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This is my place marker to hold information about computers, which I will try to gear toward novices.
I use the typical Intel-compatible PCs. I know Apple Macintosh systems are available, but there is some software and hardware that I needed that doesn't run on them. I am not against them, I would like to own one but it won't be in the near future, so I can't provide many suggestions on it.
I do suggest avoiding "K-6", "K-6 II" or "K-6 III" based computers. These are the central chips used in some computers. By now it's not much of a problem as they are now considered very old, but if you need to buy an old used computer, I suggest buying a Pentium III or maybe an older K7 (Athlon) based computer. For reasons I can't discern, the K6 series chips simply didn't live up to the hype and don't perform nearly as well as equivalent speed Pentium II and Pentium III chips.
Currently, the absolute minimum computer I suggest buying used is a Pentium III or Athlon based.
Laptop / Notebook Computers
I suggest an Intel Pentium IIIm, Pentium M (Centrino) or AMD XP-M based notebook. Currently, the Athlon64 mobile chip isn't nearly as efficient as I think they should be. I don't think a full blown Pentium 4 is appropriate for a notebook. The reason I say this is that they do not have speed throttling and were not made for power efficiency in mind. Full Pentium 4s only run hot on about an hour on battery, whereas Centrinos should run much cooler and for four hours.
I like to use Mozilla. It is more stable than Internet Explorer and seems to be more secure as well. In many ways it is a little harder to use but so far it doesn't blow up in my face. Unless you volunteer as a tester, do not use "alpha" or "beta" software as those are testing versions of the software. Mozilla Firefox 0.9.3 is the current best version, in my opinion. Look for an extension called adblock, which allows you to slectively block ads based on keywords in the URL, and flashblock, which allow you to avoid playing Flash items unless you specifically request it.
I recommend avoiding using Internet Explorer due to its continued rash of security flaws.
I suggest avoiding Outlook and Outlook Express as much as possible. At least in the past, it has a default setting of decoding and even executing viruses simply by opening an infected email. I strongly suggest avoiding opening attachments whenever possible. I have also seen some HTML emails kill Outlook Express simply by retrieving it from the email server. An alternative is Mozilla's Thunderbird project, currently at version 0.7.3.
If you must run a Windows program, always run an anti-virus program. Trend Micro's PC-Cillin also includes a firewall program too. GrisSoft AVG has served us well. I do not recommend McAfee, Symantec or Norton software, as they have served poorly.
I suggest running firewall software to block unwanted intrusions. Kerio Personal Firewall seems to be pretty good, and Zone Alarm seems to generally serve well, although out of ten installations, I had one that somehow would not allow me to connect my VNC remote administration software, so that one computer is now running Kerio.
Firewalls may seem to be a nuisance to set up because it asks a lot if you want to allow certain programs to run. This is necessary so that you can better control what programs are allowed to use your computer. I hope to add a setup guide.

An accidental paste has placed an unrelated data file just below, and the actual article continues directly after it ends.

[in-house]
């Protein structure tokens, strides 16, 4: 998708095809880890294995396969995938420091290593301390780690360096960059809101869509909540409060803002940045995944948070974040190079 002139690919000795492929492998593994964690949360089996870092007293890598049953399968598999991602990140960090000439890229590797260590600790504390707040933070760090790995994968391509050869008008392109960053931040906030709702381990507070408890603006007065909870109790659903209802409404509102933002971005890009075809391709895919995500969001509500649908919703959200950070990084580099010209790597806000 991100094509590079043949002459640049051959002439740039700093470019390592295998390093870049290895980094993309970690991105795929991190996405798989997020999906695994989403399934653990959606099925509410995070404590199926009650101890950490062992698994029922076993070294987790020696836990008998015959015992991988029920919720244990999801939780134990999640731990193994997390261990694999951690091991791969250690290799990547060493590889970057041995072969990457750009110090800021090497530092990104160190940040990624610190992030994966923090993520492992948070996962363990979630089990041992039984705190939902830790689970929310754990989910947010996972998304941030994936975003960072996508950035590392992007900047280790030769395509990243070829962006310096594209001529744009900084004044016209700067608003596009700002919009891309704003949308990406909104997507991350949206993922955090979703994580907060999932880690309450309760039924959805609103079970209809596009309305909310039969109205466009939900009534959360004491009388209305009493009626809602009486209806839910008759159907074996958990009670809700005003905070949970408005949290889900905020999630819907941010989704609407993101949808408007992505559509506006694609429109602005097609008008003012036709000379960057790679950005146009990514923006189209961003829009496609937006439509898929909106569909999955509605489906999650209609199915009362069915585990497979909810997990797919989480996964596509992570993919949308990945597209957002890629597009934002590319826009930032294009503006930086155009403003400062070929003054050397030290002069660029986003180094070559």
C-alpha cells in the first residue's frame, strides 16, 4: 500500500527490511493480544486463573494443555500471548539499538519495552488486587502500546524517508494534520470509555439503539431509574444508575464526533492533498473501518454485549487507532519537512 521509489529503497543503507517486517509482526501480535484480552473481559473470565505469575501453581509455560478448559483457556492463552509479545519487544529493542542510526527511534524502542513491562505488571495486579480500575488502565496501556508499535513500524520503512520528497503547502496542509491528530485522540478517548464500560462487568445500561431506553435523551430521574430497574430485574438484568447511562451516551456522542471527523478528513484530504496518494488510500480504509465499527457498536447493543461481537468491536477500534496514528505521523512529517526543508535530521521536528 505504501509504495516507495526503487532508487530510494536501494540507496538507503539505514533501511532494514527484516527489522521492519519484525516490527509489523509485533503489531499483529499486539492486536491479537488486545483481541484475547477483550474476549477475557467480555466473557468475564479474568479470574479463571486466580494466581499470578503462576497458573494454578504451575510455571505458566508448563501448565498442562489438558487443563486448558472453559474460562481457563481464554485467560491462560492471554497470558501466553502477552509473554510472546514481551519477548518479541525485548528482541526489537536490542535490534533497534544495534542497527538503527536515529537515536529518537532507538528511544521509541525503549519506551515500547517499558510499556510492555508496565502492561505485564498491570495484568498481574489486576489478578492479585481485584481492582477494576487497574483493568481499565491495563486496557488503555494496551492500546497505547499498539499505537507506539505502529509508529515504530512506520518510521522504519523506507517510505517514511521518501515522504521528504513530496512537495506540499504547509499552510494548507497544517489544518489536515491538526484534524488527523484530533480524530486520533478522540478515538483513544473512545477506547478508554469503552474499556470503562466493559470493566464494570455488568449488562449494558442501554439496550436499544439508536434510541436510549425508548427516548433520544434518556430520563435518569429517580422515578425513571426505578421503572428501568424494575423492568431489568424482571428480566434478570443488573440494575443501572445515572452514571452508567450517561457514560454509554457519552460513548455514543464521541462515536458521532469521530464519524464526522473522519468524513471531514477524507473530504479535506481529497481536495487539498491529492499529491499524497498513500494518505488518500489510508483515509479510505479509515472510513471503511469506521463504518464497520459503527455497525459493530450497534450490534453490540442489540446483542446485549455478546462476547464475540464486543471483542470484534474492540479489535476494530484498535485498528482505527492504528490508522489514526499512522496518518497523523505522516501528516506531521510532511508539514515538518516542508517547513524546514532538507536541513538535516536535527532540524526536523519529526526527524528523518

This is software whose marketing method allows free distribution in the hopes that people that like the software pay for it. If you find a shareware program useful, I suggest registering it.
Spyware is software or other means which uses your computer's resources to tell other people or company about you. A lot of them are relatively benign, but there are some nasty ones out there, where they take a lot of computer resources or dig into your computer like a nasty parasite.
www.lavasoft.nu: This is where to find Ad-aware, which is a good yet fairly simple spyware checking program.
Spybot-Search & Destroy: this is a program that is a little better than Ad-aware in its ability to spot potential spyware, but it's usabiltiy is not as good. This program can even spot problems in computer software if you ask it to, and allow some other forms of maintainance.
Ads are a source of revenue for many sites, so I don't want to completely cut them off. Unfortunately, the have on occasion been bothersome to look at as they flash, blink, wiggle or otherwise completely distracting from the content they allegedly support. On some computers, some ads slow the computer down noticably. If you use Mozilla, you can right click on an ad and and select "Block images from this server", which is the seventh item in the list.
The reason I am against motion ads is that it does not work well when used on sites that have a lot of text - the disparity is too high.
Pop-ups are little programs or program calls that open up a new window. Usually they pop up to show you anoying advertisements. I've used Trend Micro's PC-Cillin. It has a personal firewall feature that blocks things like that.
Also, if you use Mozilla or Netscape Navigator, you should be able to disable pop-ups. In Mozilla, it is in "Edit"->"Preferences", click the plus next to "Advanced", click "Scripts & Plugins", uncheck the box next to "Mail & Newsgroups", and uncheck everything in the box that has the title "Allow scripts to:".
By using Mozilla and its offshoots, I have been able to completely avoid pop-ups, viruses and spyware.
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This page has not been officially reviewed by my web host, and any opinions here are my own unless specifically noted otherwise.
This web page last updated August 22, 2004
This web page was updated April 18, 2003